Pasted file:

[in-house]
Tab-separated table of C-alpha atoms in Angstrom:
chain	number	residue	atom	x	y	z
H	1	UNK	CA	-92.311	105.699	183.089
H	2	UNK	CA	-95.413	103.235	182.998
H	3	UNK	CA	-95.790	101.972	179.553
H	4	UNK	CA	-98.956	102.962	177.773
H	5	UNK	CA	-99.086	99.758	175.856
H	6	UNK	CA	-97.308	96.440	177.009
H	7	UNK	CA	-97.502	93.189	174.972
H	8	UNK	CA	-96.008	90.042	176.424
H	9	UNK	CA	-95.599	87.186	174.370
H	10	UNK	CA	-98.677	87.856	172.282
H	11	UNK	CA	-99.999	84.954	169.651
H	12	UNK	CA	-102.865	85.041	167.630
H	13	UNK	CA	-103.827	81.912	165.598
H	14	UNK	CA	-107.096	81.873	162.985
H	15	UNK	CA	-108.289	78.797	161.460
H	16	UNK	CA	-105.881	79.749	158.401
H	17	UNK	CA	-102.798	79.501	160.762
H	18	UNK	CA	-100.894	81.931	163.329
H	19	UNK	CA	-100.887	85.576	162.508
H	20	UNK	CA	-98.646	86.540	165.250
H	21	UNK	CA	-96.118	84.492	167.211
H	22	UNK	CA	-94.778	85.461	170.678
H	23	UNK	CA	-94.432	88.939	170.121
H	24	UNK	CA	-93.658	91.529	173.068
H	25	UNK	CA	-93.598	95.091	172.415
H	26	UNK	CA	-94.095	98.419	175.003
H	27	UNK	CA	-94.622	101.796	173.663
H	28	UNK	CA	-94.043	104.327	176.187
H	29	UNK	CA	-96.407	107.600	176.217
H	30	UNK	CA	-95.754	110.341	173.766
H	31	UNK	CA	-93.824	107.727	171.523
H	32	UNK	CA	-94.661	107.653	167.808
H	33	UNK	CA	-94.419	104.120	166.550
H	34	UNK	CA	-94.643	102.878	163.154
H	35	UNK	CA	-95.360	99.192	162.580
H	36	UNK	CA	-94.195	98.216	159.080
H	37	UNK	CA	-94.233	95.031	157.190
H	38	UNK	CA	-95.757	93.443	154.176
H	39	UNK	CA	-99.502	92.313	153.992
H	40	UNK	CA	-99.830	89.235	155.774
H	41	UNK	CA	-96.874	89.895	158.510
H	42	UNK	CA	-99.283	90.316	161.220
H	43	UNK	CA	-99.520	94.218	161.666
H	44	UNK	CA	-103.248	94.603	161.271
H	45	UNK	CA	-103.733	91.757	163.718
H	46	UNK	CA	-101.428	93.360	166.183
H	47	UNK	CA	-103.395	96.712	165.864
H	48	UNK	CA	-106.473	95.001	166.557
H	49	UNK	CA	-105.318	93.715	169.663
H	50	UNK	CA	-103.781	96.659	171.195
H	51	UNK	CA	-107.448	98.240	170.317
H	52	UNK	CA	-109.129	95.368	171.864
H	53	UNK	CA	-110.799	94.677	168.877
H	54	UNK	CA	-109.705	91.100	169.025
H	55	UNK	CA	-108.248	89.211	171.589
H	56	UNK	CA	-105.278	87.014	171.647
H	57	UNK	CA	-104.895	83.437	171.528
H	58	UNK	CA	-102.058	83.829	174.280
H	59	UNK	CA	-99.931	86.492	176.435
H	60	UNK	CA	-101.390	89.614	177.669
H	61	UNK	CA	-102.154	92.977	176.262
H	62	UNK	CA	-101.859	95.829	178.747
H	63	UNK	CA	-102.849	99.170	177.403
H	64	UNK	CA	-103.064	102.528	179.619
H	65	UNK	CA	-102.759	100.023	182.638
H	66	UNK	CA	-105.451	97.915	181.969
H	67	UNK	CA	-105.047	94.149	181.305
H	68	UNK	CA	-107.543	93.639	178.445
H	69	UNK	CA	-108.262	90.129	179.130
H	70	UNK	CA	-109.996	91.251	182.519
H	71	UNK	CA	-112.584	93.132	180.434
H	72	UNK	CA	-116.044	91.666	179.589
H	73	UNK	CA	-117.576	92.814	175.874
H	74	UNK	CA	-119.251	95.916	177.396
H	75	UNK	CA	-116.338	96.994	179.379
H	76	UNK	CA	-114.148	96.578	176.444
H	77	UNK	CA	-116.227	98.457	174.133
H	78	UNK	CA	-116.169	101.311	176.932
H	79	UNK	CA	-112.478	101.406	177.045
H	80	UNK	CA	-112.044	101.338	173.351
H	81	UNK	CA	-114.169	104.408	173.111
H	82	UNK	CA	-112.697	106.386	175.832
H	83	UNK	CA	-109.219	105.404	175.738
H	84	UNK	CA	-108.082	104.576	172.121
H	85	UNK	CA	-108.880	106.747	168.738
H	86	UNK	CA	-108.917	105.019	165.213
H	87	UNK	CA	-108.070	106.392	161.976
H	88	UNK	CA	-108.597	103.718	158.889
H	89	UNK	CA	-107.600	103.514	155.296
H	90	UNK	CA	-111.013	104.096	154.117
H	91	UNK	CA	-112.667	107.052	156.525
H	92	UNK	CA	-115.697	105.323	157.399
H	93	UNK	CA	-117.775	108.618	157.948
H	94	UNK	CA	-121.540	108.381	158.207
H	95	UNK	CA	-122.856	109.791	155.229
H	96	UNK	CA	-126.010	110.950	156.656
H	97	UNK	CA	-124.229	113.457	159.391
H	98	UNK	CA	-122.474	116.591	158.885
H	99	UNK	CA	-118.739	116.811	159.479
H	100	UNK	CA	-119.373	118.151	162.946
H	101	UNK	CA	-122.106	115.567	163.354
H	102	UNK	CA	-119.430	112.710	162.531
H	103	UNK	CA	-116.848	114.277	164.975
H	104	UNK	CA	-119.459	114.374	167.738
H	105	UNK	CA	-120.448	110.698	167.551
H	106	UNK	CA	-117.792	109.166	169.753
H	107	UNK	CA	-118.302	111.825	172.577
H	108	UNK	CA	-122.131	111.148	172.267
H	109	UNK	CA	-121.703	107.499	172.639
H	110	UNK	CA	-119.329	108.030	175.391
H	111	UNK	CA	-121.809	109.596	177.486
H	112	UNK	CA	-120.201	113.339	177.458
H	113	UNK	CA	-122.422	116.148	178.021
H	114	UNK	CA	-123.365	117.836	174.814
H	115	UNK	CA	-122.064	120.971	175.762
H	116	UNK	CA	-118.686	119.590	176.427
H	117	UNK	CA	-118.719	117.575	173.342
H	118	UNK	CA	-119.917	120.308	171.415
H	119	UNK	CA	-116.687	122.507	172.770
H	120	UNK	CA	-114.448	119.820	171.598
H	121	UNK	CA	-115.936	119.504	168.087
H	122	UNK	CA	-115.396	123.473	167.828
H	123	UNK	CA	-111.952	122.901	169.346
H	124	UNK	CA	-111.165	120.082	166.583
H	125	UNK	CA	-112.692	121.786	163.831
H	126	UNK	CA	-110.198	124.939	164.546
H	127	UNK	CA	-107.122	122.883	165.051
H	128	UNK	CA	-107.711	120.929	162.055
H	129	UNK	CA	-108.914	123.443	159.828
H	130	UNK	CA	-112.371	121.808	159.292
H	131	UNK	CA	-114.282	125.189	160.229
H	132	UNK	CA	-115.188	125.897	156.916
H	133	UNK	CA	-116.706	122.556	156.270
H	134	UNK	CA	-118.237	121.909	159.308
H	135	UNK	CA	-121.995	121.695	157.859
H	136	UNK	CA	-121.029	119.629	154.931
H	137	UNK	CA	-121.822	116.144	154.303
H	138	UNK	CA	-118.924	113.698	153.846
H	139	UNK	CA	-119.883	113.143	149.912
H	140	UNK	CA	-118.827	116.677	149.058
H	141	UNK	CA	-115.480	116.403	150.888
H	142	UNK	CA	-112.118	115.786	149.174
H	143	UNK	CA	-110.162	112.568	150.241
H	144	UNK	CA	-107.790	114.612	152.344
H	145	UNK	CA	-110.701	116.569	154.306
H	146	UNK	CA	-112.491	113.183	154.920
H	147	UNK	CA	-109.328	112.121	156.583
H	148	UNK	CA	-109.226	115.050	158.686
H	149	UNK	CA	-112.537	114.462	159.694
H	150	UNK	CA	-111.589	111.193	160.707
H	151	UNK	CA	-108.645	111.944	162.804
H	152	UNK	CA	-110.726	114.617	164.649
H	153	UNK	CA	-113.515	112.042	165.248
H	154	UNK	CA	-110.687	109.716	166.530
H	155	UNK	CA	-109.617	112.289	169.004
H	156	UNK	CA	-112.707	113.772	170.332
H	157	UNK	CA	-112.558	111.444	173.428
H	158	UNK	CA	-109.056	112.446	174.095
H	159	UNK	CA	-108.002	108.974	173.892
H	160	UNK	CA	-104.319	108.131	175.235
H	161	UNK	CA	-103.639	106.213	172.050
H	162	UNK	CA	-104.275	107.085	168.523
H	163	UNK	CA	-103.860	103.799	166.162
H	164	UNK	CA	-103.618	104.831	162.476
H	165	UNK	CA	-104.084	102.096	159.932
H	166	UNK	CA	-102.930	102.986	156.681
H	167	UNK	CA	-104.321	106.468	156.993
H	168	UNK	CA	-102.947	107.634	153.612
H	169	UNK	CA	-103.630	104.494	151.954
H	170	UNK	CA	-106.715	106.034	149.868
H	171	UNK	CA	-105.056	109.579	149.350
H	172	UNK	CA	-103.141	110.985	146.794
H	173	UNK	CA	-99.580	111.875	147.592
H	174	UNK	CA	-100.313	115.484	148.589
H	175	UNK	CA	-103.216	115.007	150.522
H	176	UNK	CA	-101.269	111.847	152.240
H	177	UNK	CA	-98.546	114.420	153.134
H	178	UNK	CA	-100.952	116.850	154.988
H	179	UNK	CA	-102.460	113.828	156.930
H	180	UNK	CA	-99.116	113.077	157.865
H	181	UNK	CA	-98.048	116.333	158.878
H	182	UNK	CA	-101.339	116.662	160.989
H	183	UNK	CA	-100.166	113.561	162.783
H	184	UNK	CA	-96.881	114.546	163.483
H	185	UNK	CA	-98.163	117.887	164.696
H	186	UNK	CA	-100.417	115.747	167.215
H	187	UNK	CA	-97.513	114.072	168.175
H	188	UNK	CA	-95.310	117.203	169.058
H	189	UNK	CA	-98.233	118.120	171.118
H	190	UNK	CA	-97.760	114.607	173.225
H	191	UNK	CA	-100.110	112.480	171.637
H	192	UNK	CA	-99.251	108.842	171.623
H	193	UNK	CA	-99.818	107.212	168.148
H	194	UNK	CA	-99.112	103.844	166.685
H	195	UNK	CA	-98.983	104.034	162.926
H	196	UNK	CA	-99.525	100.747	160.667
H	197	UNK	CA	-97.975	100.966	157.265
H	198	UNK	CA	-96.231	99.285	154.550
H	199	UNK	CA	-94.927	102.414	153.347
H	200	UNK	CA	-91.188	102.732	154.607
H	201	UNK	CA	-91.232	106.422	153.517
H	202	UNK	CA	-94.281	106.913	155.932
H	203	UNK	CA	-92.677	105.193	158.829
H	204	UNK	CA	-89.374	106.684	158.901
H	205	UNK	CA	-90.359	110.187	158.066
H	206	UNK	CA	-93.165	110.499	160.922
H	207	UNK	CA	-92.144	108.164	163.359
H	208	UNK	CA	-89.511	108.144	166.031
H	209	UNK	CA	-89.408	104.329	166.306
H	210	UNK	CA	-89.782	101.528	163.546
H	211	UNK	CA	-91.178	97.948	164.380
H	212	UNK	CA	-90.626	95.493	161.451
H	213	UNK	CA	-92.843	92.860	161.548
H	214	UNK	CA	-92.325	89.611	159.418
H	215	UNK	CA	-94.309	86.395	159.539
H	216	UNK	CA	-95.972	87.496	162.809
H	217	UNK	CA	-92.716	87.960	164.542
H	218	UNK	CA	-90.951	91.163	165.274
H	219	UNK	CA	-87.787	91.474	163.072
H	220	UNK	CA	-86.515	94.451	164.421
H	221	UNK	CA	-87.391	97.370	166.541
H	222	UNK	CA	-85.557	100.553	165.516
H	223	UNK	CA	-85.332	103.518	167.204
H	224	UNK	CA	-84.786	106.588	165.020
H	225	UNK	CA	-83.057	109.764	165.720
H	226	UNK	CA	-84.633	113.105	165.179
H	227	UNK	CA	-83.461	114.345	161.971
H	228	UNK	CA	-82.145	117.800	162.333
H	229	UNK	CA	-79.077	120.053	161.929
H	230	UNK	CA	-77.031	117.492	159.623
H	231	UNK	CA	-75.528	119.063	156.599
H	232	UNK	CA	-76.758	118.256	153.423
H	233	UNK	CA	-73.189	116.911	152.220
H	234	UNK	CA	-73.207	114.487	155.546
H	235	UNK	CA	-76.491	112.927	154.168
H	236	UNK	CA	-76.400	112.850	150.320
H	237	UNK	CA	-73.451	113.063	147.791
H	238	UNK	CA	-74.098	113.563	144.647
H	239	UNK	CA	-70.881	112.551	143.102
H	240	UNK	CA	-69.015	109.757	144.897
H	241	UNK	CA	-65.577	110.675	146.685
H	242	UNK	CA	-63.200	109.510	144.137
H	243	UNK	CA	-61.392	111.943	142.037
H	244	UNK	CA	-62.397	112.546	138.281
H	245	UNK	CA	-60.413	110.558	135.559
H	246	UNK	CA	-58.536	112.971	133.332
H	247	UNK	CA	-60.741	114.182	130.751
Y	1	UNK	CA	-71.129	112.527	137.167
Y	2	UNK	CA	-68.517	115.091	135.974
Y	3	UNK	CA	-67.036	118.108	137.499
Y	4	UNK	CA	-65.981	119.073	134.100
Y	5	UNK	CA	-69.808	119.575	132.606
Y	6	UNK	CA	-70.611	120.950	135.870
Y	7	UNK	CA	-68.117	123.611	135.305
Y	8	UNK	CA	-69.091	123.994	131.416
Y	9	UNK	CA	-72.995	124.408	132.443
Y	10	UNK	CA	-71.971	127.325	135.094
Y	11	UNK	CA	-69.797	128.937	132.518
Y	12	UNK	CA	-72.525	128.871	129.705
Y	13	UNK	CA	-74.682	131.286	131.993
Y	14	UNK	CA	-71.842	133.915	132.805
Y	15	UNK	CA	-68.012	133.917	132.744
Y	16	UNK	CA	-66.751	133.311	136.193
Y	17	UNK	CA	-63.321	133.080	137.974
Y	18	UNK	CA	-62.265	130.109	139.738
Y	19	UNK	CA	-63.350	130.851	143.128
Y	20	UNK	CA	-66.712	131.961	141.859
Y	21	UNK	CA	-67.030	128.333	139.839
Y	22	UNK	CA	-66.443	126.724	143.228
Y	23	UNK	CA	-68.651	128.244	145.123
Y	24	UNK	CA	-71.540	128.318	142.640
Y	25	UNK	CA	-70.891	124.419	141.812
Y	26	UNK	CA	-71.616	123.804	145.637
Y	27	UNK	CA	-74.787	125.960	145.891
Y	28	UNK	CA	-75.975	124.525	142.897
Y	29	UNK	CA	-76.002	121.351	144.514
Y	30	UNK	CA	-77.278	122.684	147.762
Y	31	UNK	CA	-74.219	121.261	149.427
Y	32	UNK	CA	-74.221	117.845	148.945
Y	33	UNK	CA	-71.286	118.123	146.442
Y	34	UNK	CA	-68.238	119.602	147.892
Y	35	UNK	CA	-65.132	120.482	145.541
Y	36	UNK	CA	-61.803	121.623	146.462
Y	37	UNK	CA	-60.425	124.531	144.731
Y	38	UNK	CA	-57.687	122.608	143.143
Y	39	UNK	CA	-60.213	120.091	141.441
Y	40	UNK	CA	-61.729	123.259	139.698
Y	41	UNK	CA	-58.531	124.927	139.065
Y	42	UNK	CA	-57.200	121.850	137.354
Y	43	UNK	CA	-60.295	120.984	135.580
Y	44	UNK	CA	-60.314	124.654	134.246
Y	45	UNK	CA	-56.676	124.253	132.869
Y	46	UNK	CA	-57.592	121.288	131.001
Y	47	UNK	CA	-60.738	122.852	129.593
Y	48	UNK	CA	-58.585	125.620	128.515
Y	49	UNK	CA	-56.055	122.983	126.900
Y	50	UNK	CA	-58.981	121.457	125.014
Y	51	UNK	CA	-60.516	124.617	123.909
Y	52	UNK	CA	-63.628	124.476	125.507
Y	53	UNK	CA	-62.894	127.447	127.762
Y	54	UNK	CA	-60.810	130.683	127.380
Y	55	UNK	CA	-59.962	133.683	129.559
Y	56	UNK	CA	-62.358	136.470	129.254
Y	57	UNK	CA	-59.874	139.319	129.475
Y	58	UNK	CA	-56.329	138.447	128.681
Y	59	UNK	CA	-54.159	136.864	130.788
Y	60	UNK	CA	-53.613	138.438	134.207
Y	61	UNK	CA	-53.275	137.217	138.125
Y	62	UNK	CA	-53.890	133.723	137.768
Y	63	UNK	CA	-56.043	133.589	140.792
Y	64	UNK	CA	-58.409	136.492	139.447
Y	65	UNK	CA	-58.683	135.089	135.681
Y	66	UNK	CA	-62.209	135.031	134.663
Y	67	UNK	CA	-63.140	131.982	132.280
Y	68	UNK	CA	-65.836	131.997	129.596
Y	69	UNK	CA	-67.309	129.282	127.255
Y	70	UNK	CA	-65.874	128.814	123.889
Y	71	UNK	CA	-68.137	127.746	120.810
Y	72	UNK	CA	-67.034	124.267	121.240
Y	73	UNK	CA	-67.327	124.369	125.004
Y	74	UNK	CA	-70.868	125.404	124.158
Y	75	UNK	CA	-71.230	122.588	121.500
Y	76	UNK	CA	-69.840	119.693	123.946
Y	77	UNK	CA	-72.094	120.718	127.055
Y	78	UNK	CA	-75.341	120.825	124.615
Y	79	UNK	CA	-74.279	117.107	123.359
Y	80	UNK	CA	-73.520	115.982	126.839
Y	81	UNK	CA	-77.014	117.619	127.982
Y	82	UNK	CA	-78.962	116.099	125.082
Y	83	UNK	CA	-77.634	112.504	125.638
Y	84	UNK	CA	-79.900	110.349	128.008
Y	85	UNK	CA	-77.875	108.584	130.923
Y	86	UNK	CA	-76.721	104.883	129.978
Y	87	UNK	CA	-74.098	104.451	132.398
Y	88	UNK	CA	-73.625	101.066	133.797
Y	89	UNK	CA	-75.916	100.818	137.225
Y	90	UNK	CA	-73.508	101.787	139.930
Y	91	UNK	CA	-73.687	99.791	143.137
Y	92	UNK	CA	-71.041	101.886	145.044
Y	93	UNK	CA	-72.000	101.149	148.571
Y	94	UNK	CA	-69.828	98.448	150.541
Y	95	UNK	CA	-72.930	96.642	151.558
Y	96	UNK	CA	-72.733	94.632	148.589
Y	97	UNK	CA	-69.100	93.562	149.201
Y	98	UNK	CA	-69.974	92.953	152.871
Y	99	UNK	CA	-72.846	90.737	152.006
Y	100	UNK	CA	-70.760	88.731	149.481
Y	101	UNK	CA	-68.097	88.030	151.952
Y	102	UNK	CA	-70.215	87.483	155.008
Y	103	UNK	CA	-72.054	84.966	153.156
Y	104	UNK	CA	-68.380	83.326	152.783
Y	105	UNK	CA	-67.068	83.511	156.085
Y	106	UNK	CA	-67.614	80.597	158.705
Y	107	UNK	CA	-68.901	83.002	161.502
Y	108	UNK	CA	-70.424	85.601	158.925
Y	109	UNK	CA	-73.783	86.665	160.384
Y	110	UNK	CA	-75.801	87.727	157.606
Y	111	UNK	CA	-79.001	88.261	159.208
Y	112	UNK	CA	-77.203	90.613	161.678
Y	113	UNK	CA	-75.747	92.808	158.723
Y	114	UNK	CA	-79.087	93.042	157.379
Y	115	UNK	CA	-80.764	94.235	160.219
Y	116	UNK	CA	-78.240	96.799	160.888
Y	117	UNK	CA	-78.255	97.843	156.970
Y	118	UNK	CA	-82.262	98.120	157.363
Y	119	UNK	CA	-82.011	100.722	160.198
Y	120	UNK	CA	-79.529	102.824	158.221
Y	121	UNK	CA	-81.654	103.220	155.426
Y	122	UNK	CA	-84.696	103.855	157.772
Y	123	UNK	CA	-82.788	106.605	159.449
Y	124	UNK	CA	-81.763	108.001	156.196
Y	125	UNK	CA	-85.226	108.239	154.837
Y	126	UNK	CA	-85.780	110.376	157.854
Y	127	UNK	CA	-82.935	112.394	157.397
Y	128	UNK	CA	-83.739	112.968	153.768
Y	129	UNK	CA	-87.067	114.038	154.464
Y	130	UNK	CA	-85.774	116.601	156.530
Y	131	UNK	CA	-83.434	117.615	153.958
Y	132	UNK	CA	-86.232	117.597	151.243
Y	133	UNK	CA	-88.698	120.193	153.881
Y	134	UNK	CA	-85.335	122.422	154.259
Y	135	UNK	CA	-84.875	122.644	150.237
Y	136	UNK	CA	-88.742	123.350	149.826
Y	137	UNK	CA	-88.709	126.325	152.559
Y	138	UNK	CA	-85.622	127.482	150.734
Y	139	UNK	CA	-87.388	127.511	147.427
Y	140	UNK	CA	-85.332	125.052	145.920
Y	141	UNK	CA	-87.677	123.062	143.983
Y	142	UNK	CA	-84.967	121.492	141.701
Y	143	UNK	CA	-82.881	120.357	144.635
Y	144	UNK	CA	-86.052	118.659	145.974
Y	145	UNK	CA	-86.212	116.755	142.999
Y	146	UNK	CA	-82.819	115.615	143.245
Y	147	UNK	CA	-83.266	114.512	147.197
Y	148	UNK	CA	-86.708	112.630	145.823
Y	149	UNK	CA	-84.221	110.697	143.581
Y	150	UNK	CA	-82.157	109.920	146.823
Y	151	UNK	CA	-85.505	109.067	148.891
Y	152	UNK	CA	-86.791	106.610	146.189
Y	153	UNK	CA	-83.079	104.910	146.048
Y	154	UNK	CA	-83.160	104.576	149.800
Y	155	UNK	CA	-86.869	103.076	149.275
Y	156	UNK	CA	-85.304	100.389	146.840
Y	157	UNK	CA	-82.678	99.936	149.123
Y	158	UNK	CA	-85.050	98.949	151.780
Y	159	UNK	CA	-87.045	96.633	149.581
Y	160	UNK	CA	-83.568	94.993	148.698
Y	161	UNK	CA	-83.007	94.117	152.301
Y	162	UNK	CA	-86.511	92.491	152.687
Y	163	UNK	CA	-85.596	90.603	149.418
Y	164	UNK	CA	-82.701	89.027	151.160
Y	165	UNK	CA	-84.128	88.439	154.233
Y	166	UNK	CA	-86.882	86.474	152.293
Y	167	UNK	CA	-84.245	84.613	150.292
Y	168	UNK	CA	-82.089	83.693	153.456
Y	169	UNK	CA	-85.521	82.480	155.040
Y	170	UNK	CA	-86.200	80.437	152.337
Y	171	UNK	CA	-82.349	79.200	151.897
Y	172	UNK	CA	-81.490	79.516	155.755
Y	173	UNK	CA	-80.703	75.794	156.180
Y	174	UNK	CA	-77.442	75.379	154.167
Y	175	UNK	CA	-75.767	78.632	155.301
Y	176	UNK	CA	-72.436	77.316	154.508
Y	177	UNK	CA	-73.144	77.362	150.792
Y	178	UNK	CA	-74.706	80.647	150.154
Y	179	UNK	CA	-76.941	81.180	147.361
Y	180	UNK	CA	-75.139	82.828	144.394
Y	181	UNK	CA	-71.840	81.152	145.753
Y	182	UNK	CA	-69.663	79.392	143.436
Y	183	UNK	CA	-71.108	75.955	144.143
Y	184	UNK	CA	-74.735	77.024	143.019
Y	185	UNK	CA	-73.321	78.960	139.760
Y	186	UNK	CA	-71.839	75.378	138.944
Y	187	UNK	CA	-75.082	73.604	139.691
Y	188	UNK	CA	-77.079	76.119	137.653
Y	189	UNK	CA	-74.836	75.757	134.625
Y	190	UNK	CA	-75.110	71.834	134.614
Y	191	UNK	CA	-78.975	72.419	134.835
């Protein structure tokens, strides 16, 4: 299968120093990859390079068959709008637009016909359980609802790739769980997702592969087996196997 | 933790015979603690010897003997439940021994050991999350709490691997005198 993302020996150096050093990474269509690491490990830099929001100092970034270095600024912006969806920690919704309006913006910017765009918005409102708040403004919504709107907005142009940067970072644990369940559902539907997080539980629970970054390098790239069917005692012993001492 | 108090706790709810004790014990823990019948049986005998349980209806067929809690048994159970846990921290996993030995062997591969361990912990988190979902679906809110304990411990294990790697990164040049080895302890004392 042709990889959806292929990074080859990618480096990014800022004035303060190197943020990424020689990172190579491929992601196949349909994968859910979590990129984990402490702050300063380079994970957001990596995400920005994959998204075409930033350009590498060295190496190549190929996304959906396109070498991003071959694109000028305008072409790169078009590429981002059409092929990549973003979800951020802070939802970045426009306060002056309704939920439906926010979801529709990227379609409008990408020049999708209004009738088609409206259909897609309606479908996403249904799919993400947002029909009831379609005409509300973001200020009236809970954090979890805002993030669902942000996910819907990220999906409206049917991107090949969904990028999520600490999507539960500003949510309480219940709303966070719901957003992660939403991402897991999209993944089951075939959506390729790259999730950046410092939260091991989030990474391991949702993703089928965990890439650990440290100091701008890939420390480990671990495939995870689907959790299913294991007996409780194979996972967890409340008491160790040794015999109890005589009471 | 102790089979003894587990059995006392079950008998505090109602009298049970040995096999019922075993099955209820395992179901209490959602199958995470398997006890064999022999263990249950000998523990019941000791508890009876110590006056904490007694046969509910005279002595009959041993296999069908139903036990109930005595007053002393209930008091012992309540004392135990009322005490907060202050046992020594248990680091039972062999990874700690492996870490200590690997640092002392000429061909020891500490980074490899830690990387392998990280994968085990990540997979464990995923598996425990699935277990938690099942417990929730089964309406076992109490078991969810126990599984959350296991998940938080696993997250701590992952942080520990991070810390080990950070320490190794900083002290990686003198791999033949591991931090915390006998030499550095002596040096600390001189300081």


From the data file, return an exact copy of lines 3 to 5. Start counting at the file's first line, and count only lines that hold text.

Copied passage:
chain	number	residue	atom	x	y	z
H	1	UNK	CA	-92.311	105.699	183.089
H	2	UNK	CA	-95.413	103.235	182.998